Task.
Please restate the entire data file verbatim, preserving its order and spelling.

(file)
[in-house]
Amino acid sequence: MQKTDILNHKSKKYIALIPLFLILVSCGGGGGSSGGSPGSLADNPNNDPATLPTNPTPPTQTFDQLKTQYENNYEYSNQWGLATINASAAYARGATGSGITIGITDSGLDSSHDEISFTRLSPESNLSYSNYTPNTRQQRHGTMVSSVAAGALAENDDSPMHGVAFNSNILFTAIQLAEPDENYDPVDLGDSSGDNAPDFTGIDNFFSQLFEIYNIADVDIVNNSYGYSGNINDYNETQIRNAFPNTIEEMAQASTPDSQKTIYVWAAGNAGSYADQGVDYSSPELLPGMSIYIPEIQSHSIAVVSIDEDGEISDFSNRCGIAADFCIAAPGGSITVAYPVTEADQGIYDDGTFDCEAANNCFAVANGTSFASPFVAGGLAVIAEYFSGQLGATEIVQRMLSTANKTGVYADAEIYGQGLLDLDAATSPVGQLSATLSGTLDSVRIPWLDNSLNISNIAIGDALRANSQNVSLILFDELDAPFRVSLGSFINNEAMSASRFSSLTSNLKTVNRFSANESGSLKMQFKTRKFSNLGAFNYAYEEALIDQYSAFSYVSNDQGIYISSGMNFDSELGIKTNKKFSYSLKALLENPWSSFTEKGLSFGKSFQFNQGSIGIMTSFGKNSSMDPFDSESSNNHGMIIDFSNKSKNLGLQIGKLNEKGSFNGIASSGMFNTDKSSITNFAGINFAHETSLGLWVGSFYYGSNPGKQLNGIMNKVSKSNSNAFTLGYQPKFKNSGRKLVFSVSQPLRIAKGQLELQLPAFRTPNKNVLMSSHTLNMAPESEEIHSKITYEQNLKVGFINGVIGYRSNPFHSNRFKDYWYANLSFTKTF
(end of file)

[in-house]
Amino acid sequence: MQKTDILNHKSKKYIALIPLFLILVSCGGGGGSSGGSPGSLADNPNNDPATLPTNPTPPTQTFDQLKTQYENNYEYSNQWGLATINASAAYARGATGSGITIGITDSGLDSSHDEISFTRLSPESNLSYSNYTPNTRQQRHGTMVSSVAAGALAENDDSPMHGVAFNSNILFTAIQLAEPDENYDPVDLGDSSGDNAPDFTGIDNFFSQLFEIYNIADVDIVNNSYGYSGNINDYNETQIRNAFPNTIEEMAQASTPDSQKTIYVWAAGNAGSYADQGVDYSSPELLPGMSIYIPEIQSHSIAVVSIDEDGEISDFSNRCGIAADFCIAAPGGSITVAYPVTEADQGIYDDGTFDCEAANNCFAVANGTSFASPFVAGGLAVIAEYFSGQLGATEIVQRMLSTANKTGVYADAEIYGQGLLDLDAATSPVGQLSATLSGTLDSVRIPWLDNSLNISNIAIGDALRANSQNVSLILFDELDAPFRVSLGSFINNEAMSASRFSSLTSNLKTVNRFSANESGSLKMQFKTRKFSNLGAFNYAYEEALIDQYSAFSYVSNDQGIYISSGMNFDSELGIKTNKKFSYSLKALLENPWSSFTEKGLSFGKSFQFNQGSIGIMTSFGKNSSMDPFDSESSNNHGMIIDFSNKSKNLGLQIGKLNEKGSFNGIASSGMFNTDKSSITNFAGINFAHETSLGLWVGSFYYGSNPGKQLNGIMNKVSKSNSNAFTLGYQPKFKNSGRKLVFSVSQPLRIAKGQLELQLPAFRTPNKNVLMSSHTLNMAPESEEIHSKITYEQNLKVGFINGVIGYRSNPFHSNRFKDYWYANLSFTKTF